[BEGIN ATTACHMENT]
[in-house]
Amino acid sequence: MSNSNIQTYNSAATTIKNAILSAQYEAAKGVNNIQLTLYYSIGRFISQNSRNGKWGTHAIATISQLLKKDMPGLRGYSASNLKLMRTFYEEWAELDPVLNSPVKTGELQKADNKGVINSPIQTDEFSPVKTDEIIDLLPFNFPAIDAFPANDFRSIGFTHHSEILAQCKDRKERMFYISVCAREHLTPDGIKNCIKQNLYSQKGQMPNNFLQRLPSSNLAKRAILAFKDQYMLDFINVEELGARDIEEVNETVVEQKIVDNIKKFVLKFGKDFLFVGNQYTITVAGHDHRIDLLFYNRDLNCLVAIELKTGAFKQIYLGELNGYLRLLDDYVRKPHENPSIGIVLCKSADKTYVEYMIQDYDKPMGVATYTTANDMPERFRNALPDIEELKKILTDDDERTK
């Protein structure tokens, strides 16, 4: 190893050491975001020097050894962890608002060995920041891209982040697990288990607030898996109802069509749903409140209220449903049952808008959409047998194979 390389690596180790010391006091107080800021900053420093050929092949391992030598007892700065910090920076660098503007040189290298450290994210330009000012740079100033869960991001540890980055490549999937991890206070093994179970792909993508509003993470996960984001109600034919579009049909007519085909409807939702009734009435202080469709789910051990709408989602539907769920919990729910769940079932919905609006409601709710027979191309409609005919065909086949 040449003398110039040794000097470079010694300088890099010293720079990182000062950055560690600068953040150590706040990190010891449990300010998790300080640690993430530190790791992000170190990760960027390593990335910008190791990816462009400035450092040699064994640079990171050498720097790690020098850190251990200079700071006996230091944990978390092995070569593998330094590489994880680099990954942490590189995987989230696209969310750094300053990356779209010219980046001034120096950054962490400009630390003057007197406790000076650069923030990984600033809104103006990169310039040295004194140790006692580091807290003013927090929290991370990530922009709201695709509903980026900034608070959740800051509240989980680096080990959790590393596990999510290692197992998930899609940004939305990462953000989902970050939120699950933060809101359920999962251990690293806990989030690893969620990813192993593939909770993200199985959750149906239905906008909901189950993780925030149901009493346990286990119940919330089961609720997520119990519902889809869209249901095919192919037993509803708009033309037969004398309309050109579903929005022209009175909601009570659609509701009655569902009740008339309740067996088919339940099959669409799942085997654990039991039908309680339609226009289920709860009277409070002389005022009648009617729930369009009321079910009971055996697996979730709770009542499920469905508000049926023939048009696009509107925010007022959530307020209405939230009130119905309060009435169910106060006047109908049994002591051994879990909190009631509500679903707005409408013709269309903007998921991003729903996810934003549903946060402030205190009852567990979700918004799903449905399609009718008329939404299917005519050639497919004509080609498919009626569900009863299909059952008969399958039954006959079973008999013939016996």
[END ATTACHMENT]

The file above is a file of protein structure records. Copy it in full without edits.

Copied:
[in-house]
Amino acid sequence: MSNSNIQTYNSAATTIKNAILSAQYEAAKGVNNIQLTLYYSIGRFISQNSRNGKWGTHAIATISQLLKKDMPGLRGYSASNLKLMRTFYEEWAELDPVLNSPVKTGELQKADNKGVINSPIQTDEFSPVKTDEIIDLLPFNFPAIDAFPANDFRSIGFTHHSEILAQCKDRKERMFYISVCAREHLTPDGIKNCIKQNLYSQKGQMPNNFLQRLPSSNLAKRAILAFKDQYMLDFINVEELGARDIEEVNETVVEQKIVDNIKKFVLKFGKDFLFVGNQYTITVAGHDHRIDLLFYNRDLNCLVAIELKTGAFKQIYLGELNGYLRLLDDYVRKPHENPSIGIVLCKSADKTYVEYMIQDYDKPMGVATYTTANDMPERFRNALPDIEELKKILTDDDERTK
């Protein structure tokens, strides 16, 4: 190893050491975001020097050894962890608002060995920041891209982040697990288990607030898996109802069509749903409140209220449903049952808008959409047998194979 390389690596180790010391006091107080800021900053420093050929092949391992030598007892700065910090920076660098503007040189290298450290994210330009000012740079100033869960991001540890980055490549999937991890206070093994179970792909993508509003993470996960984001109600034919579009049909007519085909409807939702009734009435202080469709789910051990709408989602539907769920919990729910769940079932919905609006409601709710027979191309409609005919065909086949 040449003398110039040794000097470079010694300088890099010293720079990182000062950055560690600068953040150590706040990190010891449990300010998790300080640690993430530190790791992000170190990760960027390593990335910008190791990816462009400035450092040699064994640079990171050498720097790690020098850190251990200079700071006996230091944990978390092995070569593998330094590489994880680099990954942490590189995987989230696209969310750094300053990356779209010219980046001034120096950054962490400009630390003057007197406790000076650069923030990984600033809104103006990169310039040295004194140790006692580091807290003013927090929290991370990530922009709201695709509903980026900034608070959740800051509240989980680096080990959790590393596990999510290692197992998930899609940004939305990462953000989902970050939120699950933060809101359920999962251990690293806990989030690893969620990813192993593939909770993200199985959750149906239905906008909901189950993780925030149901009493346990286990119940919330089961609720997520119990519902889809869209249901095919192919037993509803708009033309037969004398309309050109579903929005022209009175909601009570659609509701009655569902009740008339309740067996088919339940099959669409799942085997654990039991039908309680339609226009289920709860009277409070002389005022009648009617729930369009009321079910009971055996697996979730709770009542499920469905508000049926023939048009696009509107925010007022959530307020209405939230009130119905309060009435169910106060006047109908049994002591051994879990909190009631509500679903707005409408013709269309903007998921991003729903996810934003549903946060402030205190009852567990979700918004799903449905399609009718008329939404299917005519050639497919004509080609498919009626569900009863299909059952008969399958039954006959079973008999013939016996």